The other day, I had lunch with a friend of mine, Kevin. Kevin had some bad news and some not-so-bad news to share. His tale demonstrates the value of visual tools — and yet another example of how sticky notes make people productivity rockstars.
The bad news was that his employer, a large custom manufacturing company, had just decided to cut spending. As a result, the company would have to lay off a bunch of its workers.
Devastated, Kevin was preparing to pack up when—here comes the not-so-bad news—a separate division in the company unexpectedly reached out to him with an offer for a job in an entirely different role. Given that the company was downsizing, Kevin and his coworkers were shocked.
Why was Kevin given another opportunity when his colleagues weren’t? Initially, the answer was a mystery. Kevin doesn’t think of himself as a particularly dynamic or powerful person at his job. In fact, he’s still fairly new and doesn’t know many of the company’s decision-makers. But, after talking it through together, we discovered the secret behind Kevin’s change of luck:
Hanging in Kevin’s office is a large whiteboard on which he’s drawn a grid. The grid is filled with sticky notes of different colors. Kevin uses this grid as a visual workflow solution for his team, tracking the current status of products in the quality assurance (QA) testing phase.
Here’s how his method works:
Each step of the test is a column on the grid. The company typically tests each product several times over the product’s lifecycle—from prototype to new release to its mature and aging stages—and Kevin uses different rows to delineate these stages. Each product currently being tested is written on a blue sticky note. Yellow sticky notes list any issues the team found within a step of the process when they tested each product.
All of these sticky notes aggregate over time, and at any point clearly communicate—even to a casual observer—which test steps and product phase combinations were resulting in the greatest number of issues. Kevin had effectively created a histogram out of yellow Post-it notes.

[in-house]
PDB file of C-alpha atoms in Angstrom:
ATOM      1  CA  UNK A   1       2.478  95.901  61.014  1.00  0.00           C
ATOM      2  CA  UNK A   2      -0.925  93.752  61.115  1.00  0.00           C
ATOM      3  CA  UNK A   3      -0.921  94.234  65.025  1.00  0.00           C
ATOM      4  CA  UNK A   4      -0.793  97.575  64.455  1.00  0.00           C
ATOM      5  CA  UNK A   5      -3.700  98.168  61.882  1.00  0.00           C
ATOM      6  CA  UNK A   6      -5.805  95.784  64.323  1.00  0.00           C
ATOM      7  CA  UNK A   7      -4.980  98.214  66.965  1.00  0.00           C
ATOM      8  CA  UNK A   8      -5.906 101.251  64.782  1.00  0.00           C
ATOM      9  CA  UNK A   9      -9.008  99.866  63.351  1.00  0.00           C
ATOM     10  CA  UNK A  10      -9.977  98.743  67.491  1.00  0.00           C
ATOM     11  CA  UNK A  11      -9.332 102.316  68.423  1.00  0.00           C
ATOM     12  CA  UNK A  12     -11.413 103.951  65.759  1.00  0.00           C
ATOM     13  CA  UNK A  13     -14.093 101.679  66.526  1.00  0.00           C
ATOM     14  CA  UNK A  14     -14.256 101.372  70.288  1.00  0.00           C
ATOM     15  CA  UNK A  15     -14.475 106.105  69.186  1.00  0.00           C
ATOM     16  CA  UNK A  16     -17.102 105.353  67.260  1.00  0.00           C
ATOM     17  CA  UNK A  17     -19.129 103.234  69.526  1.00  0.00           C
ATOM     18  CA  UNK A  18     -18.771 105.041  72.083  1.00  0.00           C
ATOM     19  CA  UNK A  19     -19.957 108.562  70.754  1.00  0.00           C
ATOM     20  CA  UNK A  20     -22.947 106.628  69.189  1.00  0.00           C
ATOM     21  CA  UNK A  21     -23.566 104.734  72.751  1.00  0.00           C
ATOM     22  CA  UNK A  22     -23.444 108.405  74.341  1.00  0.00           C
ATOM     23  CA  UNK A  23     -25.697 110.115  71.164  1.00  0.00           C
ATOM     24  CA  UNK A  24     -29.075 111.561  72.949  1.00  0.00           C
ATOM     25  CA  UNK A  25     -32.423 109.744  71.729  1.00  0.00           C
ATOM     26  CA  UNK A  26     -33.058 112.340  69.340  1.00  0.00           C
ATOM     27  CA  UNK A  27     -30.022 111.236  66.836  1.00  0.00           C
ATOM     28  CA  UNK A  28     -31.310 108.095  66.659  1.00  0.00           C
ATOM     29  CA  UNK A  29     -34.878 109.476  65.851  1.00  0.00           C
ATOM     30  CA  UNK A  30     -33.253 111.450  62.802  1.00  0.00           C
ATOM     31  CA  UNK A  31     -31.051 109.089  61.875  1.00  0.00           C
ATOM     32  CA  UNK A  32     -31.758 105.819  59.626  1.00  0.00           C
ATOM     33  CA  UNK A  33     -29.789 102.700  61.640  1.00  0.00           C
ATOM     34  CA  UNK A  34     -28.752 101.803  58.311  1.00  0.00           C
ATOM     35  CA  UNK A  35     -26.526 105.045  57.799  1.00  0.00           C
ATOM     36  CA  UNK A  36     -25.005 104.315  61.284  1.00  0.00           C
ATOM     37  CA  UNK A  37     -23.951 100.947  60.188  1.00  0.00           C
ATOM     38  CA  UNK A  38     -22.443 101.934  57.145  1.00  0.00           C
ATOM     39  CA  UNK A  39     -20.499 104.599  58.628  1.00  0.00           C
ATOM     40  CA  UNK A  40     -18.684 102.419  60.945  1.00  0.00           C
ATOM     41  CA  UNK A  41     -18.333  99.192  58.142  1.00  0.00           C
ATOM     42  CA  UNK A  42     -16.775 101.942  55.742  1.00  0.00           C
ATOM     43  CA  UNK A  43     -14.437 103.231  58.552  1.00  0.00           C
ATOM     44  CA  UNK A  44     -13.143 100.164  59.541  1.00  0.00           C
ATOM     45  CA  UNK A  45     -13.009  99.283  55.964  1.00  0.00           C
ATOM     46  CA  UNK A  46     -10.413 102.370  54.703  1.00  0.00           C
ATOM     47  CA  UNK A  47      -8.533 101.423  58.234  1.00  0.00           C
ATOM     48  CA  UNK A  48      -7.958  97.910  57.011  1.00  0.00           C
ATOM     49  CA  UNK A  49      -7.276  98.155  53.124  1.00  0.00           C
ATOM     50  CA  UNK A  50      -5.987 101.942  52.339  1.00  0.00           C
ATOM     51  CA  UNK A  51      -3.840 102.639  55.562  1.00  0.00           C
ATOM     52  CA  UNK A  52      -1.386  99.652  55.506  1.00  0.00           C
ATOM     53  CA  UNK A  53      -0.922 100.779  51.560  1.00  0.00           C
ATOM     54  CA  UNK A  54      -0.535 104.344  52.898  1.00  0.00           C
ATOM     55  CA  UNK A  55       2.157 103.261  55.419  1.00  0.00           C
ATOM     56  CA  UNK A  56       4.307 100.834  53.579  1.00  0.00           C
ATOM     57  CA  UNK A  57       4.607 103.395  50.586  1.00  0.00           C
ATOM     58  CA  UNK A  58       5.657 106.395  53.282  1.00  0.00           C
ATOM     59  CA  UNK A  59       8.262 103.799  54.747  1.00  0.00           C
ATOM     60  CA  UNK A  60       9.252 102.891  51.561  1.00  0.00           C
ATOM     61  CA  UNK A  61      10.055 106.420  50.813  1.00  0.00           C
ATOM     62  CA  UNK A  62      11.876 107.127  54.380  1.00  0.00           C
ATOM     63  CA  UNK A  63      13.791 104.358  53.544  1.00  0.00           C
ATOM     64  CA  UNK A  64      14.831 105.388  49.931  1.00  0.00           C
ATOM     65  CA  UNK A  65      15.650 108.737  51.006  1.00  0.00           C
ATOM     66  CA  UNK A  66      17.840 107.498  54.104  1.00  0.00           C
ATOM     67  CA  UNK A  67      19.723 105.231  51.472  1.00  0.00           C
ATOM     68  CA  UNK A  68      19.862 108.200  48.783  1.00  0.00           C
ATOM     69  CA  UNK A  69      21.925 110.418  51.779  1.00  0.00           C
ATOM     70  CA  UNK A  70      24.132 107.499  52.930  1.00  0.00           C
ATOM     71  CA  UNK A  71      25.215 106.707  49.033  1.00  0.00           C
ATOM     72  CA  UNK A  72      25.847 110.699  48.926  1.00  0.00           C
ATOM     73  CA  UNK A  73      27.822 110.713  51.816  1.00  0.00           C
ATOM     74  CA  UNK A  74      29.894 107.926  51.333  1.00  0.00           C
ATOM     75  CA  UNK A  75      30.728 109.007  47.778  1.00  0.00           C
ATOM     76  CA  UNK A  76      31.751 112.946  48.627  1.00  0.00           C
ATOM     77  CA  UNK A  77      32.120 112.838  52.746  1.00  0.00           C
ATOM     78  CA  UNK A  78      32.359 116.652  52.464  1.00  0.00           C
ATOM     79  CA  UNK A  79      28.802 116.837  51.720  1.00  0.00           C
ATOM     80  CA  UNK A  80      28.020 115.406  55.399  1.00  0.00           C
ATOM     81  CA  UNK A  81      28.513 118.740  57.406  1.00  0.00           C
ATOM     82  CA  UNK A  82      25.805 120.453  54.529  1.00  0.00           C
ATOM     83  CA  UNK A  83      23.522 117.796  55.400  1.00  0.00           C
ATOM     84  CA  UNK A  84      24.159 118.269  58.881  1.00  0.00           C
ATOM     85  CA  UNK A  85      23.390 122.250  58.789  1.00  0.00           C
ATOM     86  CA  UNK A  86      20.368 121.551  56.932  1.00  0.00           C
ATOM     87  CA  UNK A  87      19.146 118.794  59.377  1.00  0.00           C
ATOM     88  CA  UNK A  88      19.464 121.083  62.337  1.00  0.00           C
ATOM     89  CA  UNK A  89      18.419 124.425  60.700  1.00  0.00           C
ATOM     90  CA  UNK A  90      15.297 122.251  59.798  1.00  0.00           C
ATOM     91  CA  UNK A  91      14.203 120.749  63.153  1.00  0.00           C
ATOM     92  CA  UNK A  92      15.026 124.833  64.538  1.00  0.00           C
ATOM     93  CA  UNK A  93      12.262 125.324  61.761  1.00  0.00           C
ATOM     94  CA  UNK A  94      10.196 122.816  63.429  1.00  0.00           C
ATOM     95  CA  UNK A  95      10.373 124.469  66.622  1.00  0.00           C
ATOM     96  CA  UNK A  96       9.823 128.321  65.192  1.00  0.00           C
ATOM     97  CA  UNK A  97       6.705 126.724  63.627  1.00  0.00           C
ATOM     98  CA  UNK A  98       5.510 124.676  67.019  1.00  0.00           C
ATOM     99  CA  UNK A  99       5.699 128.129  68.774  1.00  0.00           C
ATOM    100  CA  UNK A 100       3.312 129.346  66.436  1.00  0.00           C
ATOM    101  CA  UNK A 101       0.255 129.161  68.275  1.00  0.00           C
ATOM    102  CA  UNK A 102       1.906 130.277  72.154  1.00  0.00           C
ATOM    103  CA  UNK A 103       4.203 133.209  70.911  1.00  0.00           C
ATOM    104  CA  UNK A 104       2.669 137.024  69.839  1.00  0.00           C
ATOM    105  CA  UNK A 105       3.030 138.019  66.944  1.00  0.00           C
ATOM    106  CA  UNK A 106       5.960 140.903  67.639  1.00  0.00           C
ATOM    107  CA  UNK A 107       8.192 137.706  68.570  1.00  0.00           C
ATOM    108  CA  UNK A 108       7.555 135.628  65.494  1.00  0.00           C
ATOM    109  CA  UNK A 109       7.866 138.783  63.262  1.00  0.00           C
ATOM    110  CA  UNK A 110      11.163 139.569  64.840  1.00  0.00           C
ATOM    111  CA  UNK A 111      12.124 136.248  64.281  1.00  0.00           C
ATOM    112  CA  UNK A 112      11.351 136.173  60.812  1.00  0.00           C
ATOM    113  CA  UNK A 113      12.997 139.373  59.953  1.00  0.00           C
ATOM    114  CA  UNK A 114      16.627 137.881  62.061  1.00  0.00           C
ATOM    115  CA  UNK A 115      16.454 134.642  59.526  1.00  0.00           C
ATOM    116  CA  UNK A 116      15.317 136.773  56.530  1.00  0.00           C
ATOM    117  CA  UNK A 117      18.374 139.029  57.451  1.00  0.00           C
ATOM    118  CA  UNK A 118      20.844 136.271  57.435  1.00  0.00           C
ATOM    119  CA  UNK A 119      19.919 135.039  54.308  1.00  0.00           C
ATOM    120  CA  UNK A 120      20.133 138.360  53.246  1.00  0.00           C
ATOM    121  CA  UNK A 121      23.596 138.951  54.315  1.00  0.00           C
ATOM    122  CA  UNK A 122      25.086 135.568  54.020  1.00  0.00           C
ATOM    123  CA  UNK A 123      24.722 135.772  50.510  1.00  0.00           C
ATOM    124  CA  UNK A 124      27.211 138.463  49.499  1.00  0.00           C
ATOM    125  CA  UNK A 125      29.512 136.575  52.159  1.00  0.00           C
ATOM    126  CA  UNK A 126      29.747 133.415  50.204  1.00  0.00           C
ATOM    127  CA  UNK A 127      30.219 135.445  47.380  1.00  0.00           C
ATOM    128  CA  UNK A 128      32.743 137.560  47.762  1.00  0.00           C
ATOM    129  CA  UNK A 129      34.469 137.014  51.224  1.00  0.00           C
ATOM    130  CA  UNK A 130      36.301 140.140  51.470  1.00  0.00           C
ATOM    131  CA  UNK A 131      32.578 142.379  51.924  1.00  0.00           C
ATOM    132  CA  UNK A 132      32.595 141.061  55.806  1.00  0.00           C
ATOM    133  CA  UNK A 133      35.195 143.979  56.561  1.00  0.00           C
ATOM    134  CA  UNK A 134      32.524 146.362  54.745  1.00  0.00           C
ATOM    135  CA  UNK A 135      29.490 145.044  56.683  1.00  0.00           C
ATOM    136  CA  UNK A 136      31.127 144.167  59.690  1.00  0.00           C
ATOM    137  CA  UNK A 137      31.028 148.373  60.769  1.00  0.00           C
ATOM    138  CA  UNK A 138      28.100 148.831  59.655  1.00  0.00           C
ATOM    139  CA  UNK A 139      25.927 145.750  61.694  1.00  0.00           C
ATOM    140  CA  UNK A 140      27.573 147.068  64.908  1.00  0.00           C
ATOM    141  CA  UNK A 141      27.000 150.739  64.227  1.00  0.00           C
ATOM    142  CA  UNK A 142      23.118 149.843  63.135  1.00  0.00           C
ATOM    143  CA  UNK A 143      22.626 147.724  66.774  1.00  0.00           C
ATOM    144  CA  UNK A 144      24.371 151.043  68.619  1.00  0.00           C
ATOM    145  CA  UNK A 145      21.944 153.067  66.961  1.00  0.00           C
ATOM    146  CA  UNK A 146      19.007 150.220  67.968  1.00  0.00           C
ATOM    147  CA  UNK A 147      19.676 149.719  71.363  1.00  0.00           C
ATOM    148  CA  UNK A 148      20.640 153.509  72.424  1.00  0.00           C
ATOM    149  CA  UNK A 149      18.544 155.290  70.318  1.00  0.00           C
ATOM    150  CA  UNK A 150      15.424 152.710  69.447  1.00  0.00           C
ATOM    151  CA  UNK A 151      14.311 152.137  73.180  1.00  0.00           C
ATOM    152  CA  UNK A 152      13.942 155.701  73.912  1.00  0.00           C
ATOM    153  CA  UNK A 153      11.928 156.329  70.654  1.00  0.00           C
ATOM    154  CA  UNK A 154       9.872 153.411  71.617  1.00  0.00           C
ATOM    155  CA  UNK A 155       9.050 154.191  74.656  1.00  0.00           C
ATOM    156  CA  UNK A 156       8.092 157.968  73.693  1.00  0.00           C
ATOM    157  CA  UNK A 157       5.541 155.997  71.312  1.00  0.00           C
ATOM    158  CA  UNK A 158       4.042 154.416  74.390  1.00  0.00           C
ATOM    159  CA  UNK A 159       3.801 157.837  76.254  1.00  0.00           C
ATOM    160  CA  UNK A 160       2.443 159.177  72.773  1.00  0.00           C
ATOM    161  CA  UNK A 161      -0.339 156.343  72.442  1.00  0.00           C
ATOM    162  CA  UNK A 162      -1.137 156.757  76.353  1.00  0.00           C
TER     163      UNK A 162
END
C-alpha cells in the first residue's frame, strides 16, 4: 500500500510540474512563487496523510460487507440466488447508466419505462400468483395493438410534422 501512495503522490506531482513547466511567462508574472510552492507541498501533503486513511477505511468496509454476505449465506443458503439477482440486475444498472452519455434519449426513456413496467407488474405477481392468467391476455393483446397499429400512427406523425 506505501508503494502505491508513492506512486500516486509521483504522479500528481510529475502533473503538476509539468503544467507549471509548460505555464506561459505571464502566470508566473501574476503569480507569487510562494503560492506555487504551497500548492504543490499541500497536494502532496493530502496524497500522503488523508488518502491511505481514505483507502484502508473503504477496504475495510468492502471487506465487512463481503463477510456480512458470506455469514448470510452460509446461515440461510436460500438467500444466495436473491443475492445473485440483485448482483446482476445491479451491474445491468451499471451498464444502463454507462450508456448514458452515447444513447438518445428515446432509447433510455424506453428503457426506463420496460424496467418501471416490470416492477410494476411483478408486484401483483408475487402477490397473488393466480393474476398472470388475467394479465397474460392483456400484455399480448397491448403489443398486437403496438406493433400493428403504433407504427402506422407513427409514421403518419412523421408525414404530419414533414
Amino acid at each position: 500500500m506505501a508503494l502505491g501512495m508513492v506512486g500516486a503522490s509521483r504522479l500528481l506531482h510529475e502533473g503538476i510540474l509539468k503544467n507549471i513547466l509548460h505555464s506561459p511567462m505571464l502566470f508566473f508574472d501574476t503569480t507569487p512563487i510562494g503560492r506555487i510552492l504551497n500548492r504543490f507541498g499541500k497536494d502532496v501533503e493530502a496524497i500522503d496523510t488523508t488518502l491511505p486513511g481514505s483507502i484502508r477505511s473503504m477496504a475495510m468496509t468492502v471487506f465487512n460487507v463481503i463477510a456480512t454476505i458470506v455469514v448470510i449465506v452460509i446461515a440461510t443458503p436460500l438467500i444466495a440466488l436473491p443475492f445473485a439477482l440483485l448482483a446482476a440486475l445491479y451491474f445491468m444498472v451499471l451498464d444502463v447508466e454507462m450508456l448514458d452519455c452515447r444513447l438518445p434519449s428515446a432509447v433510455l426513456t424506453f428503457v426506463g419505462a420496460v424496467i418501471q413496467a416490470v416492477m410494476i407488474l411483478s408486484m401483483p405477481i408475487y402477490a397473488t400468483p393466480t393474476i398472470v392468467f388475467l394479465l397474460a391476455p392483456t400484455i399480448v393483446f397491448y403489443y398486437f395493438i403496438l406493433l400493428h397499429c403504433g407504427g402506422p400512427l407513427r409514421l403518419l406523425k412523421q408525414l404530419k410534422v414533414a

The magic of Kevin’s solution was not in the details, but the sum visual impact. His organization strategy was so effective—and appreciated by his coworkers—it may have saved Kevin from unemployment.
Why are visual project boards so effective?
If you’re reading this, you may be just like Kevin. Perhaps you too manage projects, processes, and teams. You too may compete for resources and attention from senior management.
If you work in a complex organization with multi-tiered administrative systems, it may even be a challenge to get the attention of the people who work for you.
How can you ensure your projects not only make an immediate impression, but stay fresh in the minds of your coworkers?
Take a note (pun very much intended) from Kevin, and create a visual project board.
Visual project boards help your methodology shine and—who knows?—they might even save your job. Here’s why:
- The human brain relates to visual solutions and patterns. In other words, if intelligently constructed, visual project boards enable management and team members to see the forest and the trees.
- People feel calmer when they can sense something is organized. A well-architected visual solution provides people with the sense that tasks are known, arranged, and tracked systematically.
- Visual project boards empower you to keep others synchronized. Humans carry around mental maps—of what they need to do, of what’s coming next. If you create the map, people are more likely to follow your directions.
- Visual project boards demonstrate efficacy. When you can show others exactly where processes, teams, or products stand, your coworkers recognize that you’re actually making progress. It might seem silly, but in today’s competitive work environment, it behooves you to advertise your value. A big visual board gets attention—people talk about it. (At one large company I consulted for, I was affectionately known as the “board lady”.)
[tweetify] “Be bold. Be confident. Be visual. Be employed. Be like Kevin.” – Monica Borrell, Cardsmith [/tweetify]
This post was updated in April 2020.